Gov. Tate Reeves to speak to Fifteenth Circuit Intervention Court graduates on June 9
May 25, 2023
Gov. Tate Reeves will be the keynote speaker at a graduation ceremony for the Fifteenth Circuit Intervention Court on June 9 at 10 a.m. The ceremony will be held at Main Street Baptist Church in Hattiesburg.
Circuit Judge Prentiss Harrell will preside.
Thirty-six people are expected to graduate from the drug intervention court. Participants are from Jefferson Davis, Lamar, Lawrence, Marion and Pearl River counties.
Intervention courts work to help participants change their lives. Nine members of the graduating class have earned a high school equivalency certificate. Ten babies born to graduates in this class were born drug-free.
The Fifteenth Circuit program is the second largest intervention court in the state, with 247 people currently enrolled. The program, which was founded in 2007, has 507 previous graduates.
Drug intervention courts in Mississippi marked a milestone of 10,000 graduates statewide in March 2023.
Intervention courts seek to rehabilitate drug-using offenders through drug treatment and intense supervision with drug testing and frequent court appearances. Intervention courts provide participants access to resources and opportunities they need by coordinating the efforts of the judiciary, prosecution, defense counsel, probation, law enforcement, treatment, mental health and social service providers.
Intervention courts are an alternative to incarceration. Taxpayers get the benefit of not paying to incarcerate people who can earn a living for themselves and support their families. Intervention courts since FY2006 have saved Mississippi taxpayers more than $1 billion. With requirements that participants pay all their fines and fees, intervention courts also return money to the counties. Fines paid by adult drug intervention court participants from FY 2006 through March of this year total$17,930,201. Fees paid by adult drug intervention court participants from FY 2006 through March total $22,939,031.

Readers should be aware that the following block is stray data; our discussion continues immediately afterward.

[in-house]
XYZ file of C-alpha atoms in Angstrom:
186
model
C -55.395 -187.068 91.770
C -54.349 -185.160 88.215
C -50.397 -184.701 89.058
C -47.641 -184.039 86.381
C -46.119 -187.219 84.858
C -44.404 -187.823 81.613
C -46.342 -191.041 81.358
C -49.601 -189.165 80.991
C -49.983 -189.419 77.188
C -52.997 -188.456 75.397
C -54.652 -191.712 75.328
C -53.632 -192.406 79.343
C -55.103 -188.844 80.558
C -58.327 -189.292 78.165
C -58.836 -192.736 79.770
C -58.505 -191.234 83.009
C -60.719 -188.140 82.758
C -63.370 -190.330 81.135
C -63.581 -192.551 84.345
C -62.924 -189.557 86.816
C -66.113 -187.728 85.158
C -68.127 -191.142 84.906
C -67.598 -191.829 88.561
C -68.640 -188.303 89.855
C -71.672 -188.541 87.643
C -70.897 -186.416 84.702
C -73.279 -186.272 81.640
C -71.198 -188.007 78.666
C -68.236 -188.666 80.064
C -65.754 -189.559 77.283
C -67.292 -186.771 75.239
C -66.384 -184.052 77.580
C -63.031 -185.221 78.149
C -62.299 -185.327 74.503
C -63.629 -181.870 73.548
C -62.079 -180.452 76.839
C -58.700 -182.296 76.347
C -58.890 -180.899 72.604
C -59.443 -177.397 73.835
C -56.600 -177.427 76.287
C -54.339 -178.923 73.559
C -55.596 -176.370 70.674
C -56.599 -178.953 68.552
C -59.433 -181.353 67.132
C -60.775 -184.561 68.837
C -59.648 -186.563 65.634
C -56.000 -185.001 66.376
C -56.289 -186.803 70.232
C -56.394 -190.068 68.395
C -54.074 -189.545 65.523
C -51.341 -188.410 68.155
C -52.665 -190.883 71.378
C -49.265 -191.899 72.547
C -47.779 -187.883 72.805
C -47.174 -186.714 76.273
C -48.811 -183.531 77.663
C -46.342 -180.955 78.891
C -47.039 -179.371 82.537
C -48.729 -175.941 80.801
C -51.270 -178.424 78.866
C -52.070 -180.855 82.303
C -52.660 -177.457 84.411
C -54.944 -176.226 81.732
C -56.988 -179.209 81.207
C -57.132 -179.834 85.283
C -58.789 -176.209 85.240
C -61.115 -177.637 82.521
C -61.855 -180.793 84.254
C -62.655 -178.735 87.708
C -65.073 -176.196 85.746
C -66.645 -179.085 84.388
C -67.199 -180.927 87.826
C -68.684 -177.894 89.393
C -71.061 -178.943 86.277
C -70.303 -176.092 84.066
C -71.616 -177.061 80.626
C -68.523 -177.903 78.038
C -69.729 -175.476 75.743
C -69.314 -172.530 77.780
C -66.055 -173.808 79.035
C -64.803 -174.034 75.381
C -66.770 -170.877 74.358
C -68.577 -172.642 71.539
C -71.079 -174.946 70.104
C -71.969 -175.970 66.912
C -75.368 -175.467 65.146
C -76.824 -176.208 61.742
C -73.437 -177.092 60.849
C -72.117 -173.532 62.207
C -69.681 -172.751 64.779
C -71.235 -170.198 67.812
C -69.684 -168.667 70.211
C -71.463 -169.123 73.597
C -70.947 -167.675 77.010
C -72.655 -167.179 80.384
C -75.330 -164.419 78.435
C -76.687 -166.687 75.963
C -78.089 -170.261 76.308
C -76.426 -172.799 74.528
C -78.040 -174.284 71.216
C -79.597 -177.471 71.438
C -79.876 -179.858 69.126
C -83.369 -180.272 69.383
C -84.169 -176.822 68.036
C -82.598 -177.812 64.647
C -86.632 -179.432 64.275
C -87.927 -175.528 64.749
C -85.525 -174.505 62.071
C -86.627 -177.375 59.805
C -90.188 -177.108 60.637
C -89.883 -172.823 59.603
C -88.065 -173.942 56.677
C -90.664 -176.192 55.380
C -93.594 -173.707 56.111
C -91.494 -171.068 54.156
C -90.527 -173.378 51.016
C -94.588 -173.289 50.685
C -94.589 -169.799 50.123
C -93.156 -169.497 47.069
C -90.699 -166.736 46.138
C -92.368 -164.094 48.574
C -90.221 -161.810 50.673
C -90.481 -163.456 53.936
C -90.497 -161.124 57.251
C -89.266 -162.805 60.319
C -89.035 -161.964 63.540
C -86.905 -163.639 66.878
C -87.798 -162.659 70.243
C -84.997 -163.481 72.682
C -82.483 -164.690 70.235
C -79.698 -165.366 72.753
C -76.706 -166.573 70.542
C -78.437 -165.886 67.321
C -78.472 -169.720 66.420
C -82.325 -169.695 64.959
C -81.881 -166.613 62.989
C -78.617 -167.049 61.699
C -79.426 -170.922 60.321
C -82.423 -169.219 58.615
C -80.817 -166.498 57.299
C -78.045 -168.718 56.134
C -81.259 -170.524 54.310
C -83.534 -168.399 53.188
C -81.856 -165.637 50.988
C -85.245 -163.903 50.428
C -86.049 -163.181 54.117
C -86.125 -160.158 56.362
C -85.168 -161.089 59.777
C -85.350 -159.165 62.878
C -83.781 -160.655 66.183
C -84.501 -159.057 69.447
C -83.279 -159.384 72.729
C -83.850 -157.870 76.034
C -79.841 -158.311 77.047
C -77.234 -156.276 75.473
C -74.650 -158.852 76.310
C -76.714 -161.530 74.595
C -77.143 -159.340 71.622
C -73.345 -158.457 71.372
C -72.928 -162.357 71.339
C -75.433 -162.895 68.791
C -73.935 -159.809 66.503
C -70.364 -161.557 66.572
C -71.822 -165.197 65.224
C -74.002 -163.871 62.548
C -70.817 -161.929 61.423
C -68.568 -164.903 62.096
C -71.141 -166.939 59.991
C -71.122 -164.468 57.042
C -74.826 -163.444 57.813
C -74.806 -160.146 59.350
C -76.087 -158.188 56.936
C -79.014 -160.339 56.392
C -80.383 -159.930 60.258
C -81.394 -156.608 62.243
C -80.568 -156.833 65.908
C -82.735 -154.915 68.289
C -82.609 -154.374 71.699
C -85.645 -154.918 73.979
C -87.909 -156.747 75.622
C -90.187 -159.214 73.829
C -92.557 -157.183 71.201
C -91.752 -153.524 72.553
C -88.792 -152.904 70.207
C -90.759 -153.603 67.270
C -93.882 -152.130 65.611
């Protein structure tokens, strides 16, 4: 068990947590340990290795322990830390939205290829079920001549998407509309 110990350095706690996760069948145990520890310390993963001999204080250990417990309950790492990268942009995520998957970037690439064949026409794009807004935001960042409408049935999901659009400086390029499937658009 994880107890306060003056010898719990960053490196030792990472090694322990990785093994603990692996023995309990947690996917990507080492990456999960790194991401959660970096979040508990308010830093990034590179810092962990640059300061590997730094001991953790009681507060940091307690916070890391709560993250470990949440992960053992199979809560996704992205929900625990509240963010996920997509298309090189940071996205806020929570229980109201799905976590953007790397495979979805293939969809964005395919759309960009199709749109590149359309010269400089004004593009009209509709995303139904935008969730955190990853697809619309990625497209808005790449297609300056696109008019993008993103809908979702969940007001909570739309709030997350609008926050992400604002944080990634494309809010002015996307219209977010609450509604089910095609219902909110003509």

Babies’ lives are priceless. Drug-free babies born to intervention court participants represent another huge cost savings. Drug intervention courts have saved the state of Mississippi more than$701 million in societal costs for drug-free babies born to participants since FY 2006. The estimate assumes that without the care provided by intervention courts, drug addicted mothers would have given birth to babies with health issues that would require long-term medical care. According to a study conducted by the U.S. Bureau of Justice Statistics, each healthy, drug-free infant saves the state$750,000 during the first 18 years of life.